Is Anxiety Causing Your Energy Drain?
When you are stressed, it can be difficult to maintain high to moderate energy levels. Those who suffer from anxiety, depression, or other mental health disorders may find that dealing with mental illness on top of regular stressors can be a difficult challenge.
You may find yourself wanting to doze off at your desk at 2 p.m., not having the energy to take care of household chores or even participate in a hobby you enjoy because you are fighting fatigue. You may have suffered from a panic or anxiety attack, and your energy could have taken a massive hit.
How do you recognize when anxiety drains your energy? Here are some ways to recognize fatigue stemming from anxiety, according to The Calm Clinic:
Your body and mind will experience a crash.
When you’re going through a panic or anxiety attack or just a severe bout of anxiety-ridden thoughts, your body and mind prepare for a flight-or-fight scenario. Your adrenaline peaks, but then, it crashes, which makes can simulate an extreme sugar rush without the sugar.
Your mind will feel incredibly tired.
When you experience anxiety, your brain is overloaded with a slew of thoughts, emotions and the catastrophization of worst-case scenarios. Due to the brain’s constant working, you will feel tired after being anxious. Those with anxiety may also experience an onset of depression after a panic or anxiety attack.
Tiredness can be a coping mechanism.
If you’re incredibly stressed and anxious, your body and mind could immediately go into a state of fatigue. You may want to take an extended nap or go to bed for the night in an attempt to get your brain to stop and reset. Your body does this so you won’t feel more overwhelmed with the stressors that come your way. You may have cravings to take naps and to relax, but when the time comes, you may not be able to do so.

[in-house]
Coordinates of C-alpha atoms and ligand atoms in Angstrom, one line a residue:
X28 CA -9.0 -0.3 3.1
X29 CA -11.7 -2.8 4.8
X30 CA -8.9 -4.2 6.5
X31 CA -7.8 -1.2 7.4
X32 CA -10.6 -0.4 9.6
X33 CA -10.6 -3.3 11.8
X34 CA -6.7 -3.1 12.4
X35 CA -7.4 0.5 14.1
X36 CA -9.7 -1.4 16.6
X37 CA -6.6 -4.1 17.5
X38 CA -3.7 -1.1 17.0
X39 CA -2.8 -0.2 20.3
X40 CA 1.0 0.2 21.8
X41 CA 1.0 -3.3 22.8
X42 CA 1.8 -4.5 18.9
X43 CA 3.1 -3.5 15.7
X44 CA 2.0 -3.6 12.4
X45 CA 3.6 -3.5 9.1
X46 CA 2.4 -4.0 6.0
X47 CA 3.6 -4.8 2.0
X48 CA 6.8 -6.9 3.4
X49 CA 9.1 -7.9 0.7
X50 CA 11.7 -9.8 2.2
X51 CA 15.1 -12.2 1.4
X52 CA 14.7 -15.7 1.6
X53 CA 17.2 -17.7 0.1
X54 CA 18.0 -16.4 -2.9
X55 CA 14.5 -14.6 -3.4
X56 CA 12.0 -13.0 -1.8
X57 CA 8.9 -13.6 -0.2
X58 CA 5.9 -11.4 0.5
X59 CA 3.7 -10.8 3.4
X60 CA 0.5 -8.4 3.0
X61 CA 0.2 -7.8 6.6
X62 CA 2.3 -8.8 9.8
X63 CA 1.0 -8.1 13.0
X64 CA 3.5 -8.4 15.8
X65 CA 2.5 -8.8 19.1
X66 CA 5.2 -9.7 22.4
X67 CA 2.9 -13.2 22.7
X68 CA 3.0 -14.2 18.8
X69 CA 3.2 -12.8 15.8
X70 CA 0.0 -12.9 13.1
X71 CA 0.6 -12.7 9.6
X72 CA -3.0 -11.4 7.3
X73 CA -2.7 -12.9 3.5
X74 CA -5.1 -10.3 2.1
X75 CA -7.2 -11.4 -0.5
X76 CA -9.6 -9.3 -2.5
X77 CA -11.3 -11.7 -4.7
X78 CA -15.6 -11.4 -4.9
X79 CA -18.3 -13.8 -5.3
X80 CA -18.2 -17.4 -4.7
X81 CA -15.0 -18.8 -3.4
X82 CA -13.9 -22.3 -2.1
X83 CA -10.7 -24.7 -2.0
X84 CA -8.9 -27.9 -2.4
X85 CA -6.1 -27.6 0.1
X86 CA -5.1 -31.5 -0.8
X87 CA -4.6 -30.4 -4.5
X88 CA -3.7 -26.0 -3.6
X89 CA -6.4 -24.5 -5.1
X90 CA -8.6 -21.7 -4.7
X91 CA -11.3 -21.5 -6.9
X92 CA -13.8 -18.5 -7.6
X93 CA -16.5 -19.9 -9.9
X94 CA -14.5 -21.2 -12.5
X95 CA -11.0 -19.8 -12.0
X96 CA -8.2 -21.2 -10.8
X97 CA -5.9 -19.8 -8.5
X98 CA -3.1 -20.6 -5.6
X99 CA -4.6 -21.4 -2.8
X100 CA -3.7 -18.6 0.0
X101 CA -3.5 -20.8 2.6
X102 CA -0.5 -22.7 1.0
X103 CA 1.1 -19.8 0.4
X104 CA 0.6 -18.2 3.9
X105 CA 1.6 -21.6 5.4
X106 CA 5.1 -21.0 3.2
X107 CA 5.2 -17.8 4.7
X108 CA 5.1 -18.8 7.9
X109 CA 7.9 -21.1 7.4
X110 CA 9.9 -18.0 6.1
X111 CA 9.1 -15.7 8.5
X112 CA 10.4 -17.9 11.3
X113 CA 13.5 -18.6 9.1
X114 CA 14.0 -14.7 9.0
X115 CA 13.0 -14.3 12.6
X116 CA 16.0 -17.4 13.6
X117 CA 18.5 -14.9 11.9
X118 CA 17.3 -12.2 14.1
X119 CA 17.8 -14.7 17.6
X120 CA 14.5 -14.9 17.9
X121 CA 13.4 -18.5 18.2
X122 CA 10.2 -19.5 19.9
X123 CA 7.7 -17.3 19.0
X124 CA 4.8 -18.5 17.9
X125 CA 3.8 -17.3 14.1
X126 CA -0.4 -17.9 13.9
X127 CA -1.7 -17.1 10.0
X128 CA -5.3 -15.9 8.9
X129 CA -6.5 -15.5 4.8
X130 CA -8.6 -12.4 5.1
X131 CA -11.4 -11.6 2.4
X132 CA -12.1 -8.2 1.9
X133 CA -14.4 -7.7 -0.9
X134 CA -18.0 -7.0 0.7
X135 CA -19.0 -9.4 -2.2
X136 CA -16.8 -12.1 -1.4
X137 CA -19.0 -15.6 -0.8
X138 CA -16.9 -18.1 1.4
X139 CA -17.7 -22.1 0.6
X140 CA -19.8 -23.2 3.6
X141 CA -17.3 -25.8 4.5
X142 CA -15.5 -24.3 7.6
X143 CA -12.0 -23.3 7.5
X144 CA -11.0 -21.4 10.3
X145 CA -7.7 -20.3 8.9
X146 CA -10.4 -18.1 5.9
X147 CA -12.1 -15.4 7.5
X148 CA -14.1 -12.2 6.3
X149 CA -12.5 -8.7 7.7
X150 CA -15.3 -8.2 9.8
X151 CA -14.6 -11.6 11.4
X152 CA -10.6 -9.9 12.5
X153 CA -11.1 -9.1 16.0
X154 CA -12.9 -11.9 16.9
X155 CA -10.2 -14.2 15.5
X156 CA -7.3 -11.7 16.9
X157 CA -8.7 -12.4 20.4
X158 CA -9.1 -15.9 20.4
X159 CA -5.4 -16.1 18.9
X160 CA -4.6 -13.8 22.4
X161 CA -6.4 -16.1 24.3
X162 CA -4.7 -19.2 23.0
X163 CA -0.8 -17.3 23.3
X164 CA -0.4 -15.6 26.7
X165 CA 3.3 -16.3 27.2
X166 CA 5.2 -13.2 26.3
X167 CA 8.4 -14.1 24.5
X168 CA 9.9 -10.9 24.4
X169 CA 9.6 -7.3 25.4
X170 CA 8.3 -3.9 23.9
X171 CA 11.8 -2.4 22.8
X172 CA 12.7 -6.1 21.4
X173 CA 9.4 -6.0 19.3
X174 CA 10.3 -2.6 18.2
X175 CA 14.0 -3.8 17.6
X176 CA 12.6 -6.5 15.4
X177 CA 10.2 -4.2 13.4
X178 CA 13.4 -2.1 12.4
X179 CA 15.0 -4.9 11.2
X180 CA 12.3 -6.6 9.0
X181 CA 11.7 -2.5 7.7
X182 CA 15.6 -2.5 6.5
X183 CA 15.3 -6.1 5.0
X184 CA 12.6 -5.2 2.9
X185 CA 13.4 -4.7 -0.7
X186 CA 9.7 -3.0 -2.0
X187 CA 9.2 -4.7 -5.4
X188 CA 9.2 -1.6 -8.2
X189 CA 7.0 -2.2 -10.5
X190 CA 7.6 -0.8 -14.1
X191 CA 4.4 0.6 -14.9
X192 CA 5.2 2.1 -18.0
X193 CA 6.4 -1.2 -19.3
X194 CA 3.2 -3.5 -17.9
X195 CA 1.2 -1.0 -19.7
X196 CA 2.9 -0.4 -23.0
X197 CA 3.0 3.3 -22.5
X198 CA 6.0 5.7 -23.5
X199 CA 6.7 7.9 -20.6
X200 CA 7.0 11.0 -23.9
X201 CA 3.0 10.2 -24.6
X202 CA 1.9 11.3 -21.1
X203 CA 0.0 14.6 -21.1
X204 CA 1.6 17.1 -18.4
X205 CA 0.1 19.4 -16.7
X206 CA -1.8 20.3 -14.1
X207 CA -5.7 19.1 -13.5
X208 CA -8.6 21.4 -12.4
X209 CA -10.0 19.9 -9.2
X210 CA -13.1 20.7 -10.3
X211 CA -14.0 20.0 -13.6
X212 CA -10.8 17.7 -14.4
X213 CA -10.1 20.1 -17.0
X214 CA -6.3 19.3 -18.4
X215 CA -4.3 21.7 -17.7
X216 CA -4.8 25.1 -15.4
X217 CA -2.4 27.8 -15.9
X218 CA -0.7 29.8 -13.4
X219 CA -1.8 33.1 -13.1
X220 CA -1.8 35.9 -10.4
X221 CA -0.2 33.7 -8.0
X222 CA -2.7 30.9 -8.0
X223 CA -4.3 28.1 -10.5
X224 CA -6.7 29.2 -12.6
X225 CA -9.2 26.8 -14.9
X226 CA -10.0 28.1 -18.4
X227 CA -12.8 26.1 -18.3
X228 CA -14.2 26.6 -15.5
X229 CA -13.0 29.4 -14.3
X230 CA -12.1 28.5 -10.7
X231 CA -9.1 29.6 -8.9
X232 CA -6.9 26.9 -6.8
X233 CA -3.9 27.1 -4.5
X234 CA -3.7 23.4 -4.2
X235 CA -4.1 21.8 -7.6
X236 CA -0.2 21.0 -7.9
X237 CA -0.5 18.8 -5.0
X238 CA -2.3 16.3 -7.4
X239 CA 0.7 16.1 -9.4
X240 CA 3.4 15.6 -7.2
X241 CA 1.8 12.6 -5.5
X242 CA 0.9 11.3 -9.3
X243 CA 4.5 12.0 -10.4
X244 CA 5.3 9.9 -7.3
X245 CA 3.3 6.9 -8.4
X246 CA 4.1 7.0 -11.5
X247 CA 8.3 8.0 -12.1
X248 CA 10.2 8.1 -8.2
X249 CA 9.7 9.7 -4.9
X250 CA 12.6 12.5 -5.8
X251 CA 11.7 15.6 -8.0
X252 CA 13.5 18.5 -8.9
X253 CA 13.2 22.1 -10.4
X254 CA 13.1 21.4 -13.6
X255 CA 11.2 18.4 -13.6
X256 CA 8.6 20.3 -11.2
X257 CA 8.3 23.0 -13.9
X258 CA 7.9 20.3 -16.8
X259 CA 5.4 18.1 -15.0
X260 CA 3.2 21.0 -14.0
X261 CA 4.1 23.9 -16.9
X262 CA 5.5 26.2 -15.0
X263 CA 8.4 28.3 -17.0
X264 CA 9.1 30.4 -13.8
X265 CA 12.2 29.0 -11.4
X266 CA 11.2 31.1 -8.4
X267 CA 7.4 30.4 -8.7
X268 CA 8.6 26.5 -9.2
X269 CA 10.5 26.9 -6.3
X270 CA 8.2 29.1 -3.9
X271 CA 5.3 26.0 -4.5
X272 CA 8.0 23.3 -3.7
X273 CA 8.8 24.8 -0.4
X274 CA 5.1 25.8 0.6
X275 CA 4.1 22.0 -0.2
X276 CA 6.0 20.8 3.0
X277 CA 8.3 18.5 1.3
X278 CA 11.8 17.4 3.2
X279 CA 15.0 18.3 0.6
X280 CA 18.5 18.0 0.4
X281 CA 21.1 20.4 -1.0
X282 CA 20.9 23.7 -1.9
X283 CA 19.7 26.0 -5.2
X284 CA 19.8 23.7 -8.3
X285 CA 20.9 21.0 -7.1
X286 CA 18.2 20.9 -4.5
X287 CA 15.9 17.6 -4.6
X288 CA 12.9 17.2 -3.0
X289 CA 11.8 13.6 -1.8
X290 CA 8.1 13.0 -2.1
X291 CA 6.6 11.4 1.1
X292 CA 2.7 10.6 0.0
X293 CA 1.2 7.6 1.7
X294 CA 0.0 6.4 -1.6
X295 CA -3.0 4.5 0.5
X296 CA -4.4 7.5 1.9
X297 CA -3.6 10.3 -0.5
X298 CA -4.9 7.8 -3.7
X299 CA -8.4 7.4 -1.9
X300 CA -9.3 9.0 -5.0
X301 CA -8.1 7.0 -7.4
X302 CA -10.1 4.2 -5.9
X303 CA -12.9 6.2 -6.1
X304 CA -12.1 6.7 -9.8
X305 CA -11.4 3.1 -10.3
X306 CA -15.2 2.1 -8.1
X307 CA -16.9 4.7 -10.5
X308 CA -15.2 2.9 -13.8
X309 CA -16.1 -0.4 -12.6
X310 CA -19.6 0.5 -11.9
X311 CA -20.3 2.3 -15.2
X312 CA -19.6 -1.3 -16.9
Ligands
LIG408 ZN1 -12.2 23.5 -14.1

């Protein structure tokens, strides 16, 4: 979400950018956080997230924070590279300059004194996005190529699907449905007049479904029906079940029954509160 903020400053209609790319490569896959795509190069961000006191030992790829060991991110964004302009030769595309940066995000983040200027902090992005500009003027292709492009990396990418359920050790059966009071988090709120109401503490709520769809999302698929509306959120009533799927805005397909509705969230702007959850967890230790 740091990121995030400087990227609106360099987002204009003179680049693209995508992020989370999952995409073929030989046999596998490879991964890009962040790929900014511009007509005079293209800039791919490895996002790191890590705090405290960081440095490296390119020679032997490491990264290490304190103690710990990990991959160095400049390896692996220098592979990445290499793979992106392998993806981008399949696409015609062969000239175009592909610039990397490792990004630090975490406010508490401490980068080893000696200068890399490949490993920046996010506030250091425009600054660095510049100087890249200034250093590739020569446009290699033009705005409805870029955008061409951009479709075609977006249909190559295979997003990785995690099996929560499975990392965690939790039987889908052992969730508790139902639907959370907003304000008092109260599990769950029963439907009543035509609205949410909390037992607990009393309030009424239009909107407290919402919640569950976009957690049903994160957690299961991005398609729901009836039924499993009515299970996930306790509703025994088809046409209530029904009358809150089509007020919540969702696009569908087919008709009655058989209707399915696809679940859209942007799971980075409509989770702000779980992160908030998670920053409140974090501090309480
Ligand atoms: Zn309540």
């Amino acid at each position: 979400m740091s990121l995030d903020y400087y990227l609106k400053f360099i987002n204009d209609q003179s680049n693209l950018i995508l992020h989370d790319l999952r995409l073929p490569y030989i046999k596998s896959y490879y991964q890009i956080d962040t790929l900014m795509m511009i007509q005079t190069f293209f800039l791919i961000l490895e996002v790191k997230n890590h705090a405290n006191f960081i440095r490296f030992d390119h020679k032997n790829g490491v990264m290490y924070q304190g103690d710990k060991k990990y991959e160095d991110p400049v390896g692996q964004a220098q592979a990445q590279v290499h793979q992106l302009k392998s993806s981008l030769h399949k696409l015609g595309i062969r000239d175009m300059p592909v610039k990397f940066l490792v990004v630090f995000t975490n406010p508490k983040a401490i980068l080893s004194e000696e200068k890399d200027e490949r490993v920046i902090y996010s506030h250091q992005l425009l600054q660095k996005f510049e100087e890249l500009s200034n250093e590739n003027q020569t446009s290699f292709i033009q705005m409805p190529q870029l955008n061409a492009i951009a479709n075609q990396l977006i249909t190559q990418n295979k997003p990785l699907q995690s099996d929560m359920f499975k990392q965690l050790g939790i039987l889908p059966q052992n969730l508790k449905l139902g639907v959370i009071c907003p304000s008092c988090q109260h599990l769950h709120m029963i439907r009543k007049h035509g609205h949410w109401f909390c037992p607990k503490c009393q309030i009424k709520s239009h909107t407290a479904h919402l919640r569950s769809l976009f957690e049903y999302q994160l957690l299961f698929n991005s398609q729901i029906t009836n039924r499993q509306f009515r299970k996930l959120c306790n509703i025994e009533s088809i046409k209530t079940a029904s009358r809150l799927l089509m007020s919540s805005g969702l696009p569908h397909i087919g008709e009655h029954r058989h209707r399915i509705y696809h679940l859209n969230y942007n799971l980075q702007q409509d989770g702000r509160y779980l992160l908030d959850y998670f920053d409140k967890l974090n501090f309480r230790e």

You have trouble going to sleep at night.
You may feel tired all day due to your anxiety, but the moment your head hits the pillow, you are awake. Insomnia is a common symptom of anxiety, depression and other mental health disorders.
So what are some ways to combat tiredness from anxiety?
Limit your caffeine intake. While that extra pick-me-up from the afternoon cup of joe could help you initially, it can make the crash worse.
Eat a balanced diet. Prepare recipes for you and your family that will give you a natural energy boost.
Exercise to get your blood pumping.
Meditate for a few minutes per day to exercise your brain, too. Not giving in to your tired urges could also help you in the long run. Do your best to work through those situations.
If you have anxiety, depression or another mental health disorder, consider cognitive behavioral therapy or another type of therapy from a mental health professional. If you’re on the go and need some advice, talk with a licensed professional on BetterHelp or read some advice columns. These steps could aid you as you recover from tiredness from anxiety, stress or all of the above.
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